Friday, September 19, 2014
Inquirer Daily News

Kill your dad, teen's boyfriend tells her

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This young man could be dangerous to the adults in your family, as well as to your granddaughter unless there is an intervention now.(iStock image)
This young man could be dangerous to the adults in your family, as well as to your granddaughter unless there is an intervention now.(iStock image)

DEAR ABBY: My son's wife passed away very recently. He works days, so I have been helping him by looking after his 15-year-old daughter, "Leyla."

Leyla recently told her father that her boyfriend, "Dylan," has asked her to vandalize things - TV, Blu-ray player, etc. - if her daddy enrolls her in a private school or moves her to another school closer to his company for a better education. Leyla's grades aren't good, and she spends most of her time chatting or texting with Dylan.

Abby, I'm really worried. The last thing Dylan asked her to do was kill her daddy because "he controls her too much." Before school ended, Dylan skipped a field trip. He didn't want Leyla to participate either because he feared that without him, she might have a chance to make friends with others, so she didn't turn in her paperwork and stayed home.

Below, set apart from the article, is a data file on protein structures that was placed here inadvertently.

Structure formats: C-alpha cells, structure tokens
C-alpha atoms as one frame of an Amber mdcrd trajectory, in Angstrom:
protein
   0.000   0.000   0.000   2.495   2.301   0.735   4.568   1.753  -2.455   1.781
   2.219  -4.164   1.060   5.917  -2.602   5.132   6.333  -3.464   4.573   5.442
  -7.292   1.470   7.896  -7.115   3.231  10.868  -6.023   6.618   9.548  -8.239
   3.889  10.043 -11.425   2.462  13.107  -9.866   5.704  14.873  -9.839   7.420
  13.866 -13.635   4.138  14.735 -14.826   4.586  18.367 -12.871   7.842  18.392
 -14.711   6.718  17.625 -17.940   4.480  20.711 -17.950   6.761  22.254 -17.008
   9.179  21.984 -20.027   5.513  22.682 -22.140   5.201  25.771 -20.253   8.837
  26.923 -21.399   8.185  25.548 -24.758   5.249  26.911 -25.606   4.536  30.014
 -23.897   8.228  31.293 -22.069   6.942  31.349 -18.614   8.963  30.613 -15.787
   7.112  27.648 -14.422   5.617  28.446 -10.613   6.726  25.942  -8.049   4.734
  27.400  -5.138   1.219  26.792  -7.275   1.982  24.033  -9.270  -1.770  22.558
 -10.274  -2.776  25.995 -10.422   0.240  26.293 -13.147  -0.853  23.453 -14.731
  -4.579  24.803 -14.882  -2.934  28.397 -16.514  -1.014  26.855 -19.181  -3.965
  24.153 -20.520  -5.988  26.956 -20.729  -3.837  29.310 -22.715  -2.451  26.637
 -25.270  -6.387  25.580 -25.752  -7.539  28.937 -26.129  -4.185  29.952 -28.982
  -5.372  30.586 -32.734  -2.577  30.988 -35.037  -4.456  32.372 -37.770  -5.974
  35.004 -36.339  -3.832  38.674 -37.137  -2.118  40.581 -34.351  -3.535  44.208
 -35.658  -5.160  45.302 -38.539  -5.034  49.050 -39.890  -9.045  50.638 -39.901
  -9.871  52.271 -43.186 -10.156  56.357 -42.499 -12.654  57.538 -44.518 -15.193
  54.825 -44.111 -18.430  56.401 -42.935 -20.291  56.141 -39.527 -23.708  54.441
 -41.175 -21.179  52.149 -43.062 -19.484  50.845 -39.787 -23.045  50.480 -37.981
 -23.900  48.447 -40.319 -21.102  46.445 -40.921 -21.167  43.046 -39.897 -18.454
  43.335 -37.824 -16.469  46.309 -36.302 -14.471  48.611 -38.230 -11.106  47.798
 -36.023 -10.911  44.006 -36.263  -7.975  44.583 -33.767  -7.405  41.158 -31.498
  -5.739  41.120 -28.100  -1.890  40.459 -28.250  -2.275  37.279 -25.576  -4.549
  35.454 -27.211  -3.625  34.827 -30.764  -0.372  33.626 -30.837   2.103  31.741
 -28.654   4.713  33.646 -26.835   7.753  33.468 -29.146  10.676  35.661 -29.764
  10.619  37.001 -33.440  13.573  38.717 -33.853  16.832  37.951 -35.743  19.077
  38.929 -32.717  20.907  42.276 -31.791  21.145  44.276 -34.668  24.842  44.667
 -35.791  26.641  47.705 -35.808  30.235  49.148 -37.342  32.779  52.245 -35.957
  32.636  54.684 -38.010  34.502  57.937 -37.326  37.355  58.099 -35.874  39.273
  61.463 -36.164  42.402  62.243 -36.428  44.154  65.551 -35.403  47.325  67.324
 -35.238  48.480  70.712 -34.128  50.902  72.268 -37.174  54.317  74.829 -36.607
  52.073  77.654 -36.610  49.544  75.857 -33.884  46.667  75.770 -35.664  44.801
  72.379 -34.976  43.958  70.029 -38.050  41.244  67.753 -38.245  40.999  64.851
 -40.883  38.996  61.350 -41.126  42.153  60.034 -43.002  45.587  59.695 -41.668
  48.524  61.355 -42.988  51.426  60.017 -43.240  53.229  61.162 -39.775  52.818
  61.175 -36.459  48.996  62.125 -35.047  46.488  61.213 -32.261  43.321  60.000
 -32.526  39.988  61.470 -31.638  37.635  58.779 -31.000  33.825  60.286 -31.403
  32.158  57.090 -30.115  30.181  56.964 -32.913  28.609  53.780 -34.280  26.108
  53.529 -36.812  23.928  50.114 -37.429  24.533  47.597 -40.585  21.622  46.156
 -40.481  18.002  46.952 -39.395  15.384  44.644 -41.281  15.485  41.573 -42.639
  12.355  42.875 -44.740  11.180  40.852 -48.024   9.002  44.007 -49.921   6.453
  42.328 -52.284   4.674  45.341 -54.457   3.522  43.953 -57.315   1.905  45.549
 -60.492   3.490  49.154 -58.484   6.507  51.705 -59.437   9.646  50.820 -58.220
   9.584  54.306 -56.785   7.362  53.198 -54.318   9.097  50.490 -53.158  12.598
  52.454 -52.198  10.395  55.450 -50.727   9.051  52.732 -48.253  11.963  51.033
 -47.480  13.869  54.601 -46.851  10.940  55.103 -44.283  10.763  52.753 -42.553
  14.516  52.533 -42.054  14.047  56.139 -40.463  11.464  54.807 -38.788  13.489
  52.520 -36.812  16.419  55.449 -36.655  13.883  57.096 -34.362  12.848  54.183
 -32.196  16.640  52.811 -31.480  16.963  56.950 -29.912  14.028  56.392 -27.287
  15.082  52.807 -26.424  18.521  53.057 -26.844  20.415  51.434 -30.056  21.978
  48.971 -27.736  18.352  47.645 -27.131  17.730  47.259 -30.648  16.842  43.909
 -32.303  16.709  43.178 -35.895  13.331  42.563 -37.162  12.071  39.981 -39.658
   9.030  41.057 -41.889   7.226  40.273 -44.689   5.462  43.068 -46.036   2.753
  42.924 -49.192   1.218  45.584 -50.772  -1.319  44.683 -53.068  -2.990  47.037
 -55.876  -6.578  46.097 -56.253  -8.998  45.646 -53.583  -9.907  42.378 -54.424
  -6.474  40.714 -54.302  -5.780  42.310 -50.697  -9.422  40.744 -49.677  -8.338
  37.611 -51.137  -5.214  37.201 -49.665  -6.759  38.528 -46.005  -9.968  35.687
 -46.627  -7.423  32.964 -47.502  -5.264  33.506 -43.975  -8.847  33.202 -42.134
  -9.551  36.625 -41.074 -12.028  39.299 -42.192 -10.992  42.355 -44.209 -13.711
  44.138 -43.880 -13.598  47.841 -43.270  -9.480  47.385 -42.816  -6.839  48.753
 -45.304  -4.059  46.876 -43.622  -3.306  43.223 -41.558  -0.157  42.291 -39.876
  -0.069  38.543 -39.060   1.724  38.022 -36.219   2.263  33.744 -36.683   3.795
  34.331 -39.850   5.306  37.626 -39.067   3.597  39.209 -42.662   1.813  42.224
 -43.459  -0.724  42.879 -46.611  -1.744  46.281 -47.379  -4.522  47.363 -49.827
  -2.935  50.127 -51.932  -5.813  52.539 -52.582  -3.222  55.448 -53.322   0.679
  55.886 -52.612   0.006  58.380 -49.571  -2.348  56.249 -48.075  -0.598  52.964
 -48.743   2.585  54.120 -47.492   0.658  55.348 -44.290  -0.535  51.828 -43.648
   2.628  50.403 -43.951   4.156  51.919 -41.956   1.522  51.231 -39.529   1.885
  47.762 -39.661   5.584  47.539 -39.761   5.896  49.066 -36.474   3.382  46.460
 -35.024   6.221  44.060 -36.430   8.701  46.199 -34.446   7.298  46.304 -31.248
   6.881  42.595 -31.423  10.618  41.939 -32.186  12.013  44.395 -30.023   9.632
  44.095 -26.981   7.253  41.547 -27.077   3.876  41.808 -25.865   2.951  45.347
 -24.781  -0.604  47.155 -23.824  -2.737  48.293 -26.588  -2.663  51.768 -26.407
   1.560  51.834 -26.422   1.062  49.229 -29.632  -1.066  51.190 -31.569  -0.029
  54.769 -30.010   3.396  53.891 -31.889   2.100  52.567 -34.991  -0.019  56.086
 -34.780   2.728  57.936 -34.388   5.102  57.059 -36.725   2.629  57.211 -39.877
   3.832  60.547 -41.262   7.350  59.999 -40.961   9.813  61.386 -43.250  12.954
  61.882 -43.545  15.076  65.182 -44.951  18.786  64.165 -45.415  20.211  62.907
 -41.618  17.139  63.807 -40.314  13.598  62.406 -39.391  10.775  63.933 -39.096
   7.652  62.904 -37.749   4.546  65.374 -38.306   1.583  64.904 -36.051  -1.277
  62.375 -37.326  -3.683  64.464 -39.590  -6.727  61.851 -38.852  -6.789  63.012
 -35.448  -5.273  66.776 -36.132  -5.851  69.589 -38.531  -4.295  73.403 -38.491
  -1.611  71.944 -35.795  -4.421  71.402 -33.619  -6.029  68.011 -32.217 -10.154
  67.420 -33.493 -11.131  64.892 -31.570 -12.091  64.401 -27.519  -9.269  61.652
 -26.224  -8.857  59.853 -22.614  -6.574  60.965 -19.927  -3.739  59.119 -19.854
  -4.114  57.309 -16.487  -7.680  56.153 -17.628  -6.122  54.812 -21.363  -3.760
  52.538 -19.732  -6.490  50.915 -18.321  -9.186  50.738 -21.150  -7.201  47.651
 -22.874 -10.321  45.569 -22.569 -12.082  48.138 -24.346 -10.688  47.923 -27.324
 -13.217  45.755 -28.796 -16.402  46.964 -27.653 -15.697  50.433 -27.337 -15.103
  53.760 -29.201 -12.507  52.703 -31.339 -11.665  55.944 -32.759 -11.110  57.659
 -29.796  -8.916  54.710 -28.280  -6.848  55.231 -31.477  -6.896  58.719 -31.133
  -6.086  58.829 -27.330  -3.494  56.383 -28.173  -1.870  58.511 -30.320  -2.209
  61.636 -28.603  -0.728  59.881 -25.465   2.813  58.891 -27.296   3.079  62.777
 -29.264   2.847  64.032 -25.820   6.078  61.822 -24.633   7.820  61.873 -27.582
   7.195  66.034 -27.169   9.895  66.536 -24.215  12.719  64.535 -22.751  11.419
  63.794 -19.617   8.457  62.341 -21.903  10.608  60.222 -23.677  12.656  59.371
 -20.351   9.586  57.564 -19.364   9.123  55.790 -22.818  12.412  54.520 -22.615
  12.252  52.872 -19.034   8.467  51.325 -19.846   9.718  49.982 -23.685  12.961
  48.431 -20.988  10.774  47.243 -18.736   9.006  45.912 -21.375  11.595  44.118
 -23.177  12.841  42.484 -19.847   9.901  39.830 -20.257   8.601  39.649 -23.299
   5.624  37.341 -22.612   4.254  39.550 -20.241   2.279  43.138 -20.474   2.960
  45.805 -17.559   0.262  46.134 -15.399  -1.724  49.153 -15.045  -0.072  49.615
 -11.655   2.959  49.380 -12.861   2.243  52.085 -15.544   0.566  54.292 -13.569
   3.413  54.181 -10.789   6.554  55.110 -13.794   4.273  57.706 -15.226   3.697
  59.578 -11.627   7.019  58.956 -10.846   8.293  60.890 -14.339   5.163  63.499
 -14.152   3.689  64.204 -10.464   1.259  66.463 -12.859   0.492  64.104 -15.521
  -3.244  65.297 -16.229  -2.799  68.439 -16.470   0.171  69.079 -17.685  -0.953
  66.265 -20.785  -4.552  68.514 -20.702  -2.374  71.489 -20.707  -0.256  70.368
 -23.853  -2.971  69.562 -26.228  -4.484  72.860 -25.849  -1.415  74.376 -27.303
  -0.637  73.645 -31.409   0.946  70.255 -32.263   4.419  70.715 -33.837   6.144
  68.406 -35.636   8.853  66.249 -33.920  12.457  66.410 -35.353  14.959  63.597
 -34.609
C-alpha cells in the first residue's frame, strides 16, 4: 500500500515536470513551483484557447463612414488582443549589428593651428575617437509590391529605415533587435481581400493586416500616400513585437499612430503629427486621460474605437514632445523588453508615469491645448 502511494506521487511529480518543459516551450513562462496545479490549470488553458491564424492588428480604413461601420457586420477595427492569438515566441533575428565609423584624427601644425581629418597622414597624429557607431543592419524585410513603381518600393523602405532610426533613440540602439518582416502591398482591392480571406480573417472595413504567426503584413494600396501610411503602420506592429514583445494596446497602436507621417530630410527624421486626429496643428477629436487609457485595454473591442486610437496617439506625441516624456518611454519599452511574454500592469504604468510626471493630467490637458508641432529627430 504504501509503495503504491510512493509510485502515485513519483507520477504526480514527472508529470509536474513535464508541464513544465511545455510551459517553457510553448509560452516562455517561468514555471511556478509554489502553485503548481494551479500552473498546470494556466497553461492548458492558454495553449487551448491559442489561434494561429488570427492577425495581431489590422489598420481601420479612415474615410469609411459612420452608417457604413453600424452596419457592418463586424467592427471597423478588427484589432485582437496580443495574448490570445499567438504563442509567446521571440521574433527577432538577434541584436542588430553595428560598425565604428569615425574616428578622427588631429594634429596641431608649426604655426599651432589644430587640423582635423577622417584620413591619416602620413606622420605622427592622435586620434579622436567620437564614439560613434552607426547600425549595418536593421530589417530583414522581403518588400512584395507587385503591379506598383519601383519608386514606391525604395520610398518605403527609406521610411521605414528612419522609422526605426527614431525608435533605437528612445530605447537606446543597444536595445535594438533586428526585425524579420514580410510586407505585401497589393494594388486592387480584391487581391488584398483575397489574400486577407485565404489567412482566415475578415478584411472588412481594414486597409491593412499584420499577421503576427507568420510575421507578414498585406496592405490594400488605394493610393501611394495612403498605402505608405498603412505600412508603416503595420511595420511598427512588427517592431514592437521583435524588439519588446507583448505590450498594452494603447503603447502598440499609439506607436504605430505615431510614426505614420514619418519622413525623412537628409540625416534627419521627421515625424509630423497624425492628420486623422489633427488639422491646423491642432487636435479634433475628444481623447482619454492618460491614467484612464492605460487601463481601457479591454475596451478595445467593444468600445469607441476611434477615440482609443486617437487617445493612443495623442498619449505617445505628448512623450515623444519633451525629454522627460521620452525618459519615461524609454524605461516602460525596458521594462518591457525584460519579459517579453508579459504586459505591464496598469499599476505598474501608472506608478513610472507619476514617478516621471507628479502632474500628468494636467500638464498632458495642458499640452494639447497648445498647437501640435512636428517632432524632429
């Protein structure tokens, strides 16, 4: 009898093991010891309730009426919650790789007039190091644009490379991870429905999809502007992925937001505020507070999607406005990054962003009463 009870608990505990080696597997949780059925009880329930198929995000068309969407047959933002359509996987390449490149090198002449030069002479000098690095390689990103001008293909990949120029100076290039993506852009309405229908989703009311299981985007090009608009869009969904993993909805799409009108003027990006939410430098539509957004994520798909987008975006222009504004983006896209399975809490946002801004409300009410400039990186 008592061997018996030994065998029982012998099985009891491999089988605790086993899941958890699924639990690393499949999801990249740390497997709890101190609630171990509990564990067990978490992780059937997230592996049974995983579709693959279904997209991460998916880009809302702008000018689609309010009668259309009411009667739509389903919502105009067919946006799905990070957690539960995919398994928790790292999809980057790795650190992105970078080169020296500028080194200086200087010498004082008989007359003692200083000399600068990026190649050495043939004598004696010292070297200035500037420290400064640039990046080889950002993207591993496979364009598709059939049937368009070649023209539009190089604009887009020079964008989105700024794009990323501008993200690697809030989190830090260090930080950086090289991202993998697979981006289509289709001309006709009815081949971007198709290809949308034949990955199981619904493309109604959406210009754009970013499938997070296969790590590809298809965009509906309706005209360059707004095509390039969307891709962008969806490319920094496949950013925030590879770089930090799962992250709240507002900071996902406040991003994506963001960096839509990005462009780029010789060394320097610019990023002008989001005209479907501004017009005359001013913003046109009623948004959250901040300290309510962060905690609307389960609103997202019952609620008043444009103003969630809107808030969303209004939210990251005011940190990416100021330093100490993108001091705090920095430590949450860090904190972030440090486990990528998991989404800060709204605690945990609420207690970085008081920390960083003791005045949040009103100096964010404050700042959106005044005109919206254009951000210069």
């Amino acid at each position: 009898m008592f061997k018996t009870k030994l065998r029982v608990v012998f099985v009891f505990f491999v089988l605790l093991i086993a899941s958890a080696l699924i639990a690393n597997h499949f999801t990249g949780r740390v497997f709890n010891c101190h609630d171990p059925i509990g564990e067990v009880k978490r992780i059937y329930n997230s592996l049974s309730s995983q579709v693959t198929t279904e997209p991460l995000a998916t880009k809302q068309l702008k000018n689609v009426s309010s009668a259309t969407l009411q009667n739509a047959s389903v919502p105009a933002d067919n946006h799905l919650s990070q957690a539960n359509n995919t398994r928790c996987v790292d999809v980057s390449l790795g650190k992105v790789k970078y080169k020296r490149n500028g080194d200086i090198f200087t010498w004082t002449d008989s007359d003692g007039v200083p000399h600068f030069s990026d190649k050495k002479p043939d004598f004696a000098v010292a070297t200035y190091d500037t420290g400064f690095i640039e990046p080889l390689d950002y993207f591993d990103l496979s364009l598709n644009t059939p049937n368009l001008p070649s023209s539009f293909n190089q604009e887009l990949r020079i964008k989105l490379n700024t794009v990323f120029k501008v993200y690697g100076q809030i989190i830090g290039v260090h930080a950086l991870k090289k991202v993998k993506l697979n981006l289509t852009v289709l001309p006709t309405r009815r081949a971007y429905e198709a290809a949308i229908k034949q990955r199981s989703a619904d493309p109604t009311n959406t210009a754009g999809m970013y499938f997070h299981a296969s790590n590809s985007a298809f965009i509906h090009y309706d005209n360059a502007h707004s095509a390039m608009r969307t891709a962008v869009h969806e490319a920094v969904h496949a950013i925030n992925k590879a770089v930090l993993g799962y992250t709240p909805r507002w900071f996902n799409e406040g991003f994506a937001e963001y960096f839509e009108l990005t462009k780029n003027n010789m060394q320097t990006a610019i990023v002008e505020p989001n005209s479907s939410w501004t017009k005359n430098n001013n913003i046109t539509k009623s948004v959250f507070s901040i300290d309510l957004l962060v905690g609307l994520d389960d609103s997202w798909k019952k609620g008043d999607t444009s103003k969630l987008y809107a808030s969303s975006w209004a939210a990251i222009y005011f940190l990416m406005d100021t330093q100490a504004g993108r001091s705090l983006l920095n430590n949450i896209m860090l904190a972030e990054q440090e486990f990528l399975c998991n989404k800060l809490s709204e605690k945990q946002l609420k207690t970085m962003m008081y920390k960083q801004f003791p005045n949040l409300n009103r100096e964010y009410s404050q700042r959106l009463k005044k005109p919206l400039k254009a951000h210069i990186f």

We plan to send her to a psychologist in the coming weeks. Should we bring this problem to the attention of her school principal? Thank you for your help.

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    DEAR WORRIED SICK: I'm glad your granddaughter will soon see a therapist. I'm sure they'll have a lot to talk about.

    Because Leyla is in constant communication with Dylan, take her cellphone away and monitor her activity on the computer. That he would ask her to damage property or cause physical harm to another person is something that should be immediately reported not only to the school principal, but also to his parents and the police. This young man could be dangerous to the adults in your family, as well as to your granddaughter unless there is an intervention now.

     


    Dear Abby is written by Abigail Van Buren, also known as Jeanne Phillips, and was founded by her mother, Pauline Phillips. Contact Dear Abby at www.DearAbby.com or P.O. Box 69440, Los Angeles, CA 90069.

    Dear Abby
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